Since launching its Six Sigma program in 2001, Decatur Memorial Hospital has trained a team of Green Belts, Black Belts, Master Black Belts and change agents, and completed projects that have led to increased quality and efficiency across the organization. And despite being four years old, the program remains vital with a high energy level. In fact, the leadership team has invested significant time during the last year redefining and aligning Six Sigma and Lean projects with the hospital’s strategic objectives.
In selecting projects, Decatur Memorial not only looks at the likelihood of success, the leadership team also examines the most strategic areas of the organization to find improvement opportunities with a financial impact and that can positively affect the quality of care. As part of the increasing emphasis on aligning Six Sigma projects with organizational objectives, leadership is encouraging a focus on “noble goals,” or concentrating on efforts that support a noble purpose. Examples of such noble goals include becoming a top performer with respect to raising patient satisfaction (as measured through Press Ganey), eliminating any medication errors, and preventing all hospital-acquired infections. Results are then included in the hospital’s scorecard.
Decatur Memorial Hospital has been able to achieve and sustain success with its initiative because the organization’s leadership views continuous improvement as part of an overall framework for creating the best healthcare environment possible. Complementing education in Lean, Six Sigma and change management, hospital employees go through four days of “Imagine 21” training. Imagine 21 training encourages people to think about their goals, understand how they respond to change, and evaluate how their personal views inhibit optimal performance both in their personal and professional lives. With 65 percent of the employee group through the training, the comprehensive curriculum is helping everyone understand that their lives can be better than they ever “imagined.”
Located in the heart of central Illinois, USA, Decatur Memorial Hospital is a rapidly growing 300-plus-bed, community-based hospital. It employs approximately 2,500 fulltime equivalent employees (FTEs) and averages about 13,000 patient discharges annually.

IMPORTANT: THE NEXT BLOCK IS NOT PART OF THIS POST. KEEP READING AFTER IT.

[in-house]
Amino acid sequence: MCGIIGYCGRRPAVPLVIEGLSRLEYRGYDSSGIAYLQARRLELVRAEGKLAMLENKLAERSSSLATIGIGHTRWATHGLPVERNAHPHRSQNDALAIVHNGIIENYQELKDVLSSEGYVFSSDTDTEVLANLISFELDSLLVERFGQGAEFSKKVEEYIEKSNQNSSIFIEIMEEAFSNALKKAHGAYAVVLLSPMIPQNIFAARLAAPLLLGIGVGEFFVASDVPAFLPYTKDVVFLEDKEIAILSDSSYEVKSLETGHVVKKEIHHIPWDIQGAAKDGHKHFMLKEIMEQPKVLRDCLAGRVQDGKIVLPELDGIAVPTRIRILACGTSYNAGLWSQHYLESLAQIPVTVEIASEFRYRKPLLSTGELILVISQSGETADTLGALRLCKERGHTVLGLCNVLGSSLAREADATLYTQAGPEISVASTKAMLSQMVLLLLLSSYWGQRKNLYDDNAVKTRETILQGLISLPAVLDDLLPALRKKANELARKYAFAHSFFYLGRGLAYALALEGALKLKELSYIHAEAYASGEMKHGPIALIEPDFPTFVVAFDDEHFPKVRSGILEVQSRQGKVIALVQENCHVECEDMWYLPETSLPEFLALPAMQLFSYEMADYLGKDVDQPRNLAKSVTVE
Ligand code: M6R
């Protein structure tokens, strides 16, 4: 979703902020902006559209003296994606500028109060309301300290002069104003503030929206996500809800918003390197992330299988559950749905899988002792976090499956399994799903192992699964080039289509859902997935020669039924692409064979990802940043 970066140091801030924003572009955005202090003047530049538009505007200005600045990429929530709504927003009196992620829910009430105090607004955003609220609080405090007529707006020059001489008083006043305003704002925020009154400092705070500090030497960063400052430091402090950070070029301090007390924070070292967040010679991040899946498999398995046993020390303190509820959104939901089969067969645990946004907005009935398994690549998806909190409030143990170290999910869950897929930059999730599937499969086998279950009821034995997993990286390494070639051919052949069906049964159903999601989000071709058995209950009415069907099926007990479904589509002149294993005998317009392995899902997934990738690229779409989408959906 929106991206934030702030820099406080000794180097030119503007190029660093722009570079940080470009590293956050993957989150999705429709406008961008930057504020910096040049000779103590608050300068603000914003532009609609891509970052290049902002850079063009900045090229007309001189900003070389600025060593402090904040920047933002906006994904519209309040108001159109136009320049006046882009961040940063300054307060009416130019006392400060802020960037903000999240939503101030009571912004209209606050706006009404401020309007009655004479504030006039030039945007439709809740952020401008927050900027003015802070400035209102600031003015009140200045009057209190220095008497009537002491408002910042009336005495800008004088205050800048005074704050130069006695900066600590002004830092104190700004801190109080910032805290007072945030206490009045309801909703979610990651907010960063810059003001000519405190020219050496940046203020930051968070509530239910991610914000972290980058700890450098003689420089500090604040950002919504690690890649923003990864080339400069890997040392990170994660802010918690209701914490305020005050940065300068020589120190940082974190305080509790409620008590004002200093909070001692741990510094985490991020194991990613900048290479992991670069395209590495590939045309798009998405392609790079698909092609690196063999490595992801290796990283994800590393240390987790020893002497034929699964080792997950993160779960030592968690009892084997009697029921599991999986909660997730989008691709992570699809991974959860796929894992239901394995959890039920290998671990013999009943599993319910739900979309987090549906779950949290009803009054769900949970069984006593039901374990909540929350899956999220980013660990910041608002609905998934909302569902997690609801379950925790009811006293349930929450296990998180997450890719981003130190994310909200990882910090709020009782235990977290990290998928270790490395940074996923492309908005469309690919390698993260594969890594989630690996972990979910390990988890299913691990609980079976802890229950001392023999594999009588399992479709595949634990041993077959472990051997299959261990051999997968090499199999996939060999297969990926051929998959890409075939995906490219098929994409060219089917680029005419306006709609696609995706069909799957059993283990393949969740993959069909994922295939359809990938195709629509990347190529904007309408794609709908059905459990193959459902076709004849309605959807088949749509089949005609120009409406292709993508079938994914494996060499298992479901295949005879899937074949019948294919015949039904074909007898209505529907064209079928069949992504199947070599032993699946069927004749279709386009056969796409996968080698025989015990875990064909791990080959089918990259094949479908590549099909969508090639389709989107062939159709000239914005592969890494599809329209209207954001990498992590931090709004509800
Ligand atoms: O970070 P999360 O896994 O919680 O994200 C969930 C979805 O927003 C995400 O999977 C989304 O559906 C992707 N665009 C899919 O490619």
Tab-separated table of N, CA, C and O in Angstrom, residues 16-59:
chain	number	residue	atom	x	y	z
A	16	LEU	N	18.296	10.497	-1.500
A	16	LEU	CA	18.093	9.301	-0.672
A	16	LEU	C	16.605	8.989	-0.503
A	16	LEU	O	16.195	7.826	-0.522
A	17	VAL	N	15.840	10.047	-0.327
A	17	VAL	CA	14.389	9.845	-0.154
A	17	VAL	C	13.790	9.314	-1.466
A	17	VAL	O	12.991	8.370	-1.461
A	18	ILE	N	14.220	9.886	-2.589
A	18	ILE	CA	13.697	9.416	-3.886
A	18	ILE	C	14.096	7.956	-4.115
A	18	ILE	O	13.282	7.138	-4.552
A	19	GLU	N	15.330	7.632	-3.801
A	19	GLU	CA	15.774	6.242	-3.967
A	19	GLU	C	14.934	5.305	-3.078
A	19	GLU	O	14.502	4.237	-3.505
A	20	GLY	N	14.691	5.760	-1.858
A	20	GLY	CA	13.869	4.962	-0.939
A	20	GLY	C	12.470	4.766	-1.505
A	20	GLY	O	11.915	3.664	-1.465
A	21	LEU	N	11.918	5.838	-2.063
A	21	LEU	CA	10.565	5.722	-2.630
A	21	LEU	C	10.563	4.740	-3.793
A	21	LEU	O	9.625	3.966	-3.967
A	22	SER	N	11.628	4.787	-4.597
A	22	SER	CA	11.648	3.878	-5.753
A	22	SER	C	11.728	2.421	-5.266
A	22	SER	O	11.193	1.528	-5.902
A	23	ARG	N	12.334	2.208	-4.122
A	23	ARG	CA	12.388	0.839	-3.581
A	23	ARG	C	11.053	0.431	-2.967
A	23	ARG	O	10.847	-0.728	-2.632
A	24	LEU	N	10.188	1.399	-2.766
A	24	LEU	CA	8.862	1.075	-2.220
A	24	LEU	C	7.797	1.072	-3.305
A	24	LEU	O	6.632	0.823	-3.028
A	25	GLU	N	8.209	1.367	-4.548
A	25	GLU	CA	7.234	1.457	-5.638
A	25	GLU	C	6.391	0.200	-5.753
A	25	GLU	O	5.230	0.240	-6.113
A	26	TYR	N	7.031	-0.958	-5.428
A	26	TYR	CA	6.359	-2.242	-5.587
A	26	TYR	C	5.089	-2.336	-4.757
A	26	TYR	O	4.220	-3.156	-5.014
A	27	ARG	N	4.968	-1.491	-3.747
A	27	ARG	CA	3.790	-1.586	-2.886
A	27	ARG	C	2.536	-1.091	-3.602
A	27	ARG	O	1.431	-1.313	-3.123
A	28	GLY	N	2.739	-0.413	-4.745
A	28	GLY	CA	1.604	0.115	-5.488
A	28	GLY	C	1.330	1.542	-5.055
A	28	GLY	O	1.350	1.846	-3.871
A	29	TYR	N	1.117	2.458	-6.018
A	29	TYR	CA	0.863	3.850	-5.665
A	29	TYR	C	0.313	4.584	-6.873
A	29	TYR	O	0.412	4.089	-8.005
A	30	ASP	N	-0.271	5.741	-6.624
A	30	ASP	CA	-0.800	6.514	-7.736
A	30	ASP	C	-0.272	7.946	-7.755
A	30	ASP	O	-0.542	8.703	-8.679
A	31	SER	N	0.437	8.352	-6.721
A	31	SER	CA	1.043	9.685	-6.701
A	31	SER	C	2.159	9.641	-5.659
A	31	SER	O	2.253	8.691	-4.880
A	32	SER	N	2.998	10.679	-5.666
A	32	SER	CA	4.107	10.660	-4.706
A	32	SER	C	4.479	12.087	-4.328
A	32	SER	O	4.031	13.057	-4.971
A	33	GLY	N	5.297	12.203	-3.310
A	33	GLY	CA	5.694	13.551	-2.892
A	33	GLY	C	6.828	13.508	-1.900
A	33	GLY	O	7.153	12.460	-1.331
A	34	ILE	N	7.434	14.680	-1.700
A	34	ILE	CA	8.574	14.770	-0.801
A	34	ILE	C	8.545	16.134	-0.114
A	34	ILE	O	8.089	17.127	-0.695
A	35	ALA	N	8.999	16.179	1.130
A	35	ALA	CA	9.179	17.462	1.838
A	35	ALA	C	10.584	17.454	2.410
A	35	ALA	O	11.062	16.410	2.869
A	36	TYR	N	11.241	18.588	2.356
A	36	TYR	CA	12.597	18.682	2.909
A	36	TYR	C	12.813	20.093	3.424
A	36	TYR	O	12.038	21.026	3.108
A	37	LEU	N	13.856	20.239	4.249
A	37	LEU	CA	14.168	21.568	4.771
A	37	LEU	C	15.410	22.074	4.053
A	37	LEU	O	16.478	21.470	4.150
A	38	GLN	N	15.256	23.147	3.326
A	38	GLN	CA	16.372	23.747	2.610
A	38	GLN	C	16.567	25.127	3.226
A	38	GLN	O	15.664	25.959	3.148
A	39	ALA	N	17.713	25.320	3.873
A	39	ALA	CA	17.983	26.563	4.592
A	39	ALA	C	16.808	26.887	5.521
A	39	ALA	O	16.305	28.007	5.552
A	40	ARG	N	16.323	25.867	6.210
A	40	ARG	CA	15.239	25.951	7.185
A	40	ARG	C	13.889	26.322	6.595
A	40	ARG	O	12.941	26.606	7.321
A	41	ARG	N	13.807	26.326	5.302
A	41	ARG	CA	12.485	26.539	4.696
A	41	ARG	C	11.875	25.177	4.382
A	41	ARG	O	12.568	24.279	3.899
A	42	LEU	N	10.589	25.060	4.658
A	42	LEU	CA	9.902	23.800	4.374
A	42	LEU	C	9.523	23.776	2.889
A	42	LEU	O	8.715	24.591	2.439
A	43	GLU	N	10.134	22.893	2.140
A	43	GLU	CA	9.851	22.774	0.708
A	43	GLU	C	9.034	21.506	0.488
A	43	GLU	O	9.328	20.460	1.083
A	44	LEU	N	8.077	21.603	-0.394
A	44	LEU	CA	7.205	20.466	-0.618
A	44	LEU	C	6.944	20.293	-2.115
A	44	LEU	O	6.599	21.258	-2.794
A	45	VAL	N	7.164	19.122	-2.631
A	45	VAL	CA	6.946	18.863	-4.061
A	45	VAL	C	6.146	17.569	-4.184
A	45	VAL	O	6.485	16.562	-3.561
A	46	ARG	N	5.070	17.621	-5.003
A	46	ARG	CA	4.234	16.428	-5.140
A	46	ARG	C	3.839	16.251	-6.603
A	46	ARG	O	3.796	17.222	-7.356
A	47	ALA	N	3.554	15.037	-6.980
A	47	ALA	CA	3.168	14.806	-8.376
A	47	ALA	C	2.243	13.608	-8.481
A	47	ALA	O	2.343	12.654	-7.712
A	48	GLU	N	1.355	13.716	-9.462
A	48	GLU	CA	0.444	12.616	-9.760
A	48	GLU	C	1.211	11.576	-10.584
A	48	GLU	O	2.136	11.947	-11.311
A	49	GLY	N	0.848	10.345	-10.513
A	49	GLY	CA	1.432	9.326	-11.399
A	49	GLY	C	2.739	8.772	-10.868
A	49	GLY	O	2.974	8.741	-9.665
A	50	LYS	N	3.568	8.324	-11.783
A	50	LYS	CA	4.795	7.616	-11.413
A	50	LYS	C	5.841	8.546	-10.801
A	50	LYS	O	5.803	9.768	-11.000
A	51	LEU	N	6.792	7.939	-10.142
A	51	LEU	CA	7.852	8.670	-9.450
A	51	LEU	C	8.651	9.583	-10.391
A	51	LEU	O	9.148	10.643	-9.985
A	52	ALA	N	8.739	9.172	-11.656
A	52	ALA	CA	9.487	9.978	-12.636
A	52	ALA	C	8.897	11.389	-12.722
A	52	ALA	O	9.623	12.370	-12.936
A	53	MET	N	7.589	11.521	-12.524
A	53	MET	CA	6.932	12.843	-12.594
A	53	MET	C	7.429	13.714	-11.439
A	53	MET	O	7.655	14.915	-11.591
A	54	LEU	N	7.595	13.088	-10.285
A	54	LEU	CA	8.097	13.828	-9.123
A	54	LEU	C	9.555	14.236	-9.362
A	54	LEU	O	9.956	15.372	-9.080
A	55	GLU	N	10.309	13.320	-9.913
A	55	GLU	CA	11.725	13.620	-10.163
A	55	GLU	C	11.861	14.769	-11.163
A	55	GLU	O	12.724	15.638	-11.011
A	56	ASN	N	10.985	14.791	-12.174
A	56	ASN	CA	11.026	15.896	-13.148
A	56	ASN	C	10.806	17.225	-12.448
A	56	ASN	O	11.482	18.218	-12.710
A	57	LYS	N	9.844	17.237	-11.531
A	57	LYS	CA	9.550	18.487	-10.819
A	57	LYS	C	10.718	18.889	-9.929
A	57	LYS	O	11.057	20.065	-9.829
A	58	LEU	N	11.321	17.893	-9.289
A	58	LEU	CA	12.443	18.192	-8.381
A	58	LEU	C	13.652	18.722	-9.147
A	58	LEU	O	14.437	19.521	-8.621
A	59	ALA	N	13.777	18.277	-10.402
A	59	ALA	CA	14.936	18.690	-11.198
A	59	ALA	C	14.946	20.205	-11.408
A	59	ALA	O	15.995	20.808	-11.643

The hospital recently opened an emergency care center, started a “hospitalist” program and opened a new ortho-nursing unit for post-operative care of orthopedic patients.
Decatur Memorial Hospital has a state-of-the-art heart program offering options in care not previously available in central Illinois. The organization includes numerous outpatient service facilities offering rehabilitation, imaging, home health, wellness, urgent care and a separate occupational health facility.
One of the hospital’s primary goals involves ensuring patient safety – specifically eliminating nosocomial or hospital-acquired infections. This is one of the key indicators Decatur Memorial has tracked for several years, and the Six Sigma team launched several projects that target this important area of clinical quality.
Toward the end of 2003, a project was scoped to focus on reducing nosocomial infections in three key operational areas – intensive care, intermediate care and the cardiovascular unit. The project was successfully completed and the hospital has been able to sustain its improvements.
Another project, launched in August 2004, focused on the reduction of surgical site infections. Now in the Control phase, this project was scoped to include all total joint replacements for hips or knees. With the project completed and improvements in place, there have been no nosocomial infections for three consecutive months related to joint replacement surgeries.